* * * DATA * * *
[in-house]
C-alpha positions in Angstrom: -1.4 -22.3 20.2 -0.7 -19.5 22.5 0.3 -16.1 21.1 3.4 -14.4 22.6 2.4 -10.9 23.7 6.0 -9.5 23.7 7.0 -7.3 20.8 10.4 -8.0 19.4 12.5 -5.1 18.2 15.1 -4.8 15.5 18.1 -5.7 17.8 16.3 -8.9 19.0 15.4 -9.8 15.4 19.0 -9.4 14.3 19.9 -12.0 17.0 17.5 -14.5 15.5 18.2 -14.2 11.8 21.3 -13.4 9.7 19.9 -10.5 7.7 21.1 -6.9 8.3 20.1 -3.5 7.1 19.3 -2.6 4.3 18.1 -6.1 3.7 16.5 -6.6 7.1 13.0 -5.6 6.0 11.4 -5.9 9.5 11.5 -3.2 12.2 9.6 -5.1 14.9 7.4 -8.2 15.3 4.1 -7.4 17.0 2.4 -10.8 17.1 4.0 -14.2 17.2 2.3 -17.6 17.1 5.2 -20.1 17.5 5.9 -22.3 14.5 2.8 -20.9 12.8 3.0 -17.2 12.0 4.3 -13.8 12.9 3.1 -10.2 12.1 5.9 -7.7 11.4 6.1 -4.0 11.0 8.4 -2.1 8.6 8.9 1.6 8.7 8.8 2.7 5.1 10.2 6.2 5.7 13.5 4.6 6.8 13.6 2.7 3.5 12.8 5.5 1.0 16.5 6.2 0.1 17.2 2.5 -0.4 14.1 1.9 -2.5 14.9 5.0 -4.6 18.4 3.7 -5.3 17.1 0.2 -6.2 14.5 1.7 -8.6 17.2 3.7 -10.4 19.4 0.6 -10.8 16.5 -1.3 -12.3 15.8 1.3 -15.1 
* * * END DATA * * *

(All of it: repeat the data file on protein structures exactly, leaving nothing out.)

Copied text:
[in-house]
C-alpha positions in Angstrom: -1.4 -22.3 20.2 -0.7 -19.5 22.5 0.3 -16.1 21.1 3.4 -14.4 22.6 2.4 -10.9 23.7 6.0 -9.5 23.7 7.0 -7.3 20.8 10.4 -8.0 19.4 12.5 -5.1 18.2 15.1 -4.8 15.5 18.1 -5.7 17.8 16.3 -8.9 19.0 15.4 -9.8 15.4 19.0 -9.4 14.3 19.9 -12.0 17.0 17.5 -14.5 15.5 18.2 -14.2 11.8 21.3 -13.4 9.7 19.9 -10.5 7.7 21.1 -6.9 8.3 20.1 -3.5 7.1 19.3 -2.6 4.3 18.1 -6.1 3.7 16.5 -6.6 7.1 13.0 -5.6 6.0 11.4 -5.9 9.5 11.5 -3.2 12.2 9.6 -5.1 14.9 7.4 -8.2 15.3 4.1 -7.4 17.0 2.4 -10.8 17.1 4.0 -14.2 17.2 2.3 -17.6 17.1 5.2 -20.1 17.5 5.9 -22.3 14.5 2.8 -20.9 12.8 3.0 -17.2 12.0 4.3 -13.8 12.9 3.1 -10.2 12.1 5.9 -7.7 11.4 6.1 -4.0 11.0 8.4 -2.1 8.6 8.9 1.6 8.7 8.8 2.7 5.1 10.2 6.2 5.7 13.5 4.6 6.8 13.6 2.7 3.5 12.8 5.5 1.0 16.5 6.2 0.1 17.2 2.5 -0.4 14.1 1.9 -2.5 14.9 5.0 -4.6 18.4 3.7 -5.3 17.1 0.2 -6.2 14.5 1.7 -8.6 17.2 3.7 -10.4 19.4 0.6 -10.8 16.5 -1.3 -12.3 15.8 1.3 -15.1 